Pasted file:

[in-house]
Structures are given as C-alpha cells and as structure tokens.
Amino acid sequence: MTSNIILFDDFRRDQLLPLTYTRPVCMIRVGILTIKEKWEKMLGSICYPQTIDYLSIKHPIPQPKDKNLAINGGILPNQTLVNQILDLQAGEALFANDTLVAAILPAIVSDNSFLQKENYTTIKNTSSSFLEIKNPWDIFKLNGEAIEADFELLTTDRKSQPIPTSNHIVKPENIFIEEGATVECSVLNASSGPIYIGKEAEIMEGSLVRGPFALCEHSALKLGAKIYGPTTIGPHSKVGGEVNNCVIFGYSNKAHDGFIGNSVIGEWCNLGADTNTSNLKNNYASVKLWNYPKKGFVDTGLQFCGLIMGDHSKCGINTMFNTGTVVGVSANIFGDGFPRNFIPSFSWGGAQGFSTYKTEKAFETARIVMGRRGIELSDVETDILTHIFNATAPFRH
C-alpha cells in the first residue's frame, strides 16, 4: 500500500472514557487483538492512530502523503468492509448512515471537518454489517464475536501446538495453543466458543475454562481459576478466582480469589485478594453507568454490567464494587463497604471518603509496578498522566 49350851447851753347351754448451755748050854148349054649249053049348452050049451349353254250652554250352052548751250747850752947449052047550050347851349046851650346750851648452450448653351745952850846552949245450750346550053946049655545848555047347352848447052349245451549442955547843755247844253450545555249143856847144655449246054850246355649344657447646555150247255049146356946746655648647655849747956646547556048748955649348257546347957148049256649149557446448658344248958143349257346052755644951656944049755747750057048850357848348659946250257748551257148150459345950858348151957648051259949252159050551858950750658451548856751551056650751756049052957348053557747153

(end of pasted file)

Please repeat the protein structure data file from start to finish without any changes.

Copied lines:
[in-house]
Structures are given as C-alpha cells and as structure tokens.
Amino acid sequence: MTSNIILFDDFRRDQLLPLTYTRPVCMIRVGILTIKEKWEKMLGSICYPQTIDYLSIKHPIPQPKDKNLAINGGILPNQTLVNQILDLQAGEALFANDTLVAAILPAIVSDNSFLQKENYTTIKNTSSSFLEIKNPWDIFKLNGEAIEADFELLTTDRKSQPIPTSNHIVKPENIFIEEGATVECSVLNASSGPIYIGKEAEIMEGSLVRGPFALCEHSALKLGAKIYGPTTIGPHSKVGGEVNNCVIFGYSNKAHDGFIGNSVIGEWCNLGADTNTSNLKNNYASVKLWNYPKKGFVDTGLQFCGLIMGDHSKCGINTMFNTGTVVGVSANIFGDGFPRNFIPSFSWGGAQGFSTYKTEKAFETARIVMGRRGIELSDVETDILTHIFNATAPFRH
C-alpha cells in the first residue's frame, strides 16, 4: 500500500472514557487483538492512530502523503468492509448512515471537518454489517464475536501446538495453543466458543475454562481459576478466582480469589485478594453507568454490567464494587463497604471518603509496578498522566 49350851447851753347351754448451755748050854148349054649249053049348452050049451349353254250652554250352052548751250747850752947449052047550050347851349046851650346750851648452450448653351745952850846552949245450750346550053946049655545848555047347352848447052349245451549442955547843755247844253450545555249143856847144655449246054850246355649344657447646555150247255049146356946746655648647655849747956646547556048748955649348257546347957148049256649149557446448658344248958143349257346052755644951656944049755747750057048850357848348659946250257748551257148150459345950858348151957648051259949252159050551858950750658451548856751551056650751756049052957348053557747153